Your skin is a very clever organ. No matter which in the arsenal of developments in anti aging skincare products are proudly emblazoned on the bottle and in the marketing literature, your skin knows the truth. And whilst it may play the game for a little while, plumping up nicely to give the appearance of looking younger, more even, and less lined, this is only a temporary, somewhat cosmetic ruse. It is actually a biological trick of the light, a chimeraic nod to the quest for youth. Don’t be fooled.
Skincare is big business. And there’s nothing wrong with that. But whilst its highly entertaining to browse through the shelves and try out the latest pedigree of skin cream, these foot soldiers in the war on wrinkles meet a somewhat tenacious and uncooperative foe in our skin.
Our skin. This multi-layered emissary to the outside world, bearer of our expressions, our joys, our grief. Guard against the invisible tide of micro-organisms that seek to infiltrate our body’s first defense against disease and infection. This complex array of cells that every month regenerate and shed, within the constraints of age and the quality of our diet. Our skin is a hard worker and much unappreciated. Often barely nourished despite the money spent on technological promises, we still hope the dream of youth slipping away will be restored.
There is a way to slow the process of aging. But not by applying high tech anti aging creams. By understanding exactly what our skin is, we can find better ways of giving it what it needs. And consequently, we will find ourselves with what we want – more youthful skin.
Our skin is composed of 3 main layers. The outside layer that we apply our anti aging skin care products is the epidermis. This, in turn, has 4 to 5 layers, depending on where it is in the body, and whether there is a lot of hair on it. The top layer of the epidermis, the stratum corneum, serves as a barrier. This is where the cells are continually shedding and where new cells are ultimately pushed up to. These cells have no blood supply, and hence no nutrients or oxygen carried in the blood reach these cells. They are essentially dead in that they cannot engage in the metabolic processes that living cells do. But they do serve very important functions. By creating an impenetrable barrier, they keep out bacteria and other microorganisms and are thus part of the immune system. But this very function also serves to keep out most of the expensive ingredients in anti aging treatments. And no matter how well an ingredient performs in a laboratory test tube, that does not necessarily translate to reaching the deeper layers of your skin, where the real anti aging work takes place. Most skincare products work only on the stratum corneum, and that is their downfall as anti aging secret agents.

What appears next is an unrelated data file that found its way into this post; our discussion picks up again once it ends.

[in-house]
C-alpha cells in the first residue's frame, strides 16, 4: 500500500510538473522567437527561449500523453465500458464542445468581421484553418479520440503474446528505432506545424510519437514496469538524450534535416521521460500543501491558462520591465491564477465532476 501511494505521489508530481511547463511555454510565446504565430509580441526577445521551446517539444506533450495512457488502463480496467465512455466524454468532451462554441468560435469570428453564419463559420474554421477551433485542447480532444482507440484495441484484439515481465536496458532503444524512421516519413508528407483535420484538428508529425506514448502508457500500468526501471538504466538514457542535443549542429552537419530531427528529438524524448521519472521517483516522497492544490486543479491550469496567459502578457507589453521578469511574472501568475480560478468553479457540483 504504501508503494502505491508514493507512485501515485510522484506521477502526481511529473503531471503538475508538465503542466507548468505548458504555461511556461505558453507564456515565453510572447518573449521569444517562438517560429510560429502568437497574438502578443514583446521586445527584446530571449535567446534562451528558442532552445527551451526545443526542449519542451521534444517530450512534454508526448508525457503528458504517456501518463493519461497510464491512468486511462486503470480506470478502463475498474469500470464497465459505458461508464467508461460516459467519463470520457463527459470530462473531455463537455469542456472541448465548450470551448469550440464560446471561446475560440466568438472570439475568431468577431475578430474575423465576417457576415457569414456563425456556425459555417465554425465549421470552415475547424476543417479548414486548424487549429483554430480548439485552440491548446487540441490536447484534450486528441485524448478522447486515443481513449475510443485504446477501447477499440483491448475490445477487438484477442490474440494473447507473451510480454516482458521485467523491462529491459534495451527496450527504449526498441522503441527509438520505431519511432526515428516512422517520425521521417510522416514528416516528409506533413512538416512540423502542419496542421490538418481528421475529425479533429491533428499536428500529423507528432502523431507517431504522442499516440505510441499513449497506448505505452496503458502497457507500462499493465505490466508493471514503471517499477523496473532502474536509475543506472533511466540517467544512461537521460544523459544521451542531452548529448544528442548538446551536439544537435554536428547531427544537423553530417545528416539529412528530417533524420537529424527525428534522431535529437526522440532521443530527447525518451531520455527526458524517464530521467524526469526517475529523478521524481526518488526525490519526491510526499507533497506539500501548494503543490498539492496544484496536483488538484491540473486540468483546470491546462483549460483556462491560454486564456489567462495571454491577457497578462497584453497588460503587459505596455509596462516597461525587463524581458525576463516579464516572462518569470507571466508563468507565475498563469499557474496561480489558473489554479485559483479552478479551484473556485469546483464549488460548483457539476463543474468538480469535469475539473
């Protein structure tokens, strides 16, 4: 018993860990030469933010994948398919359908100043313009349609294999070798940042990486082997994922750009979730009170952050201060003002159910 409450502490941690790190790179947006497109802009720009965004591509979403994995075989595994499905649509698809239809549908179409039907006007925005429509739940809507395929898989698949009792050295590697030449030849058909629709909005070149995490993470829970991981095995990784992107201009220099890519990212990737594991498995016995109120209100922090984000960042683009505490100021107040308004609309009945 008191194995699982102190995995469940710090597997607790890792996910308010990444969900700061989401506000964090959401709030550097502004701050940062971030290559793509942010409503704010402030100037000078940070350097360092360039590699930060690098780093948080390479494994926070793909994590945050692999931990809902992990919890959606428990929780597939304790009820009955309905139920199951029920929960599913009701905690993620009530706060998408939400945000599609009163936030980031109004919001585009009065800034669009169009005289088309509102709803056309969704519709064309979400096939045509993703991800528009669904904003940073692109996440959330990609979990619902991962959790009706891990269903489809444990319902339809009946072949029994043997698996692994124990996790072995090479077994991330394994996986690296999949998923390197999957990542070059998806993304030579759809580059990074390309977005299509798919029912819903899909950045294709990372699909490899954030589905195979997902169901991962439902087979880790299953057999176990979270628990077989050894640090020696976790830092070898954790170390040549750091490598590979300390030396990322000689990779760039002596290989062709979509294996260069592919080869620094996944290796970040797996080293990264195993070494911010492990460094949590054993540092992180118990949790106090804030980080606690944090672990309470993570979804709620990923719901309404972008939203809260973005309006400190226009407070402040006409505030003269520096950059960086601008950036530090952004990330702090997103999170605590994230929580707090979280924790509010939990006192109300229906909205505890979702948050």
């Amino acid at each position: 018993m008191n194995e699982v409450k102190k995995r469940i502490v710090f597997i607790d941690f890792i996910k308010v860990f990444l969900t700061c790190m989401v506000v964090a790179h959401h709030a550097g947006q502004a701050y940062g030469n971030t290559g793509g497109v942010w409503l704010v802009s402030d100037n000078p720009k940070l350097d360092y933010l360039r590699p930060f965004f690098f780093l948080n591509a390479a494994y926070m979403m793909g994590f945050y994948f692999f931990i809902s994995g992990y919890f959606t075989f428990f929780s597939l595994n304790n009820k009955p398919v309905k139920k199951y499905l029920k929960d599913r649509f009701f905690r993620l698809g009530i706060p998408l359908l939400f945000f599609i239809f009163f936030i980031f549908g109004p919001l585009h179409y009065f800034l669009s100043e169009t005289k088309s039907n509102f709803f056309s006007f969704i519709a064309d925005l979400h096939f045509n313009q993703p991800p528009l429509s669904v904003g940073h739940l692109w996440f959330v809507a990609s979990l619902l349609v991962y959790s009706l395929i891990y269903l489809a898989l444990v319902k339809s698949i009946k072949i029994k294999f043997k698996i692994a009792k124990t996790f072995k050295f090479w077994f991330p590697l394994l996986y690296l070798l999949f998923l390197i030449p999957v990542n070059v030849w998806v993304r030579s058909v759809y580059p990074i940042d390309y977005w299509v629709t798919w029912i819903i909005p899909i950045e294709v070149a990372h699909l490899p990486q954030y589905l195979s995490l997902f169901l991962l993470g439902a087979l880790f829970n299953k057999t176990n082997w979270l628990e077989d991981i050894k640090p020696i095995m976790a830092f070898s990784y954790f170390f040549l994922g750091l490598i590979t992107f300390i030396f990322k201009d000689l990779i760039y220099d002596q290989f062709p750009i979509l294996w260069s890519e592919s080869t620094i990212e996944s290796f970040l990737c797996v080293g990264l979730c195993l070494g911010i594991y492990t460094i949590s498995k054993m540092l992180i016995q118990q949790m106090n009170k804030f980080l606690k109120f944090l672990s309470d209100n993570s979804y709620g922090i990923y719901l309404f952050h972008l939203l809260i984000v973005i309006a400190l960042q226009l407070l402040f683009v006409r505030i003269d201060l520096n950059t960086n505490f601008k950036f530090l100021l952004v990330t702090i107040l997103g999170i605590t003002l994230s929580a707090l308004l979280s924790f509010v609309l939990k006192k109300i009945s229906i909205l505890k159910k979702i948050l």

The next layer down from the top is the dermis. This is the layer where wrinkles develop. The dermis consists of living cells, and they are responsible for the structure, integrity, and elasticity of the skin. Here collagen is regenerated whilst existing collagen is broken down in the monthly cellular cycle. The production of collagen slows with age and factors like smoking, sun exposure, stress, and inadequate nutrition. Other skin nutrients like elastin and hyaluronic acid are found here. Hyaluronic acid, for example, helps hold water. As the dermis is composed of living cells, it has a blood supply, which transport nutrients and oxygen to the cells. These capillaries also transport cellular wast like carbon dioxide away. Here you’ll also find lymph vessels, sebaceous and sweat glands, hair follicles, and nerve endings for heat and cold.
Fibers from the dermis extend down and into the next main layer, the subcutaneous layer. They anchor the skin to it. The subcutaneous layer, in turn, attaches to organs like bone and muscles underneath. Here are nerve endings that are sensitive to pressure, blood, lymph vessels, fat cells, collagen, and elastin. The subcutaneous layer thins as we age, which creates a more angular appearance.
Moisturizers achieve their temporary effect by trapping water already in the skin. They essentially act as a seal, they do not provide additional water or ‘moisture’. The few products that actually work on the deeper layers of the skin are the Retin-A skincare treatments. Vitamin C, though popular, has not conclusively demonstrated that it can reach the deeper layers, the dermis. And even if it did, there is not enough evidence that it actually does anything there.
But the news is not all bad. We can do something, and it is not rocket science. If we supply the skin with the nutrients it needs, with good, fresh fruit and vegetables, and good quality fats and protein, or even supplements as a boost. Then, and only then, will we stall the clock at a more agreeable hour.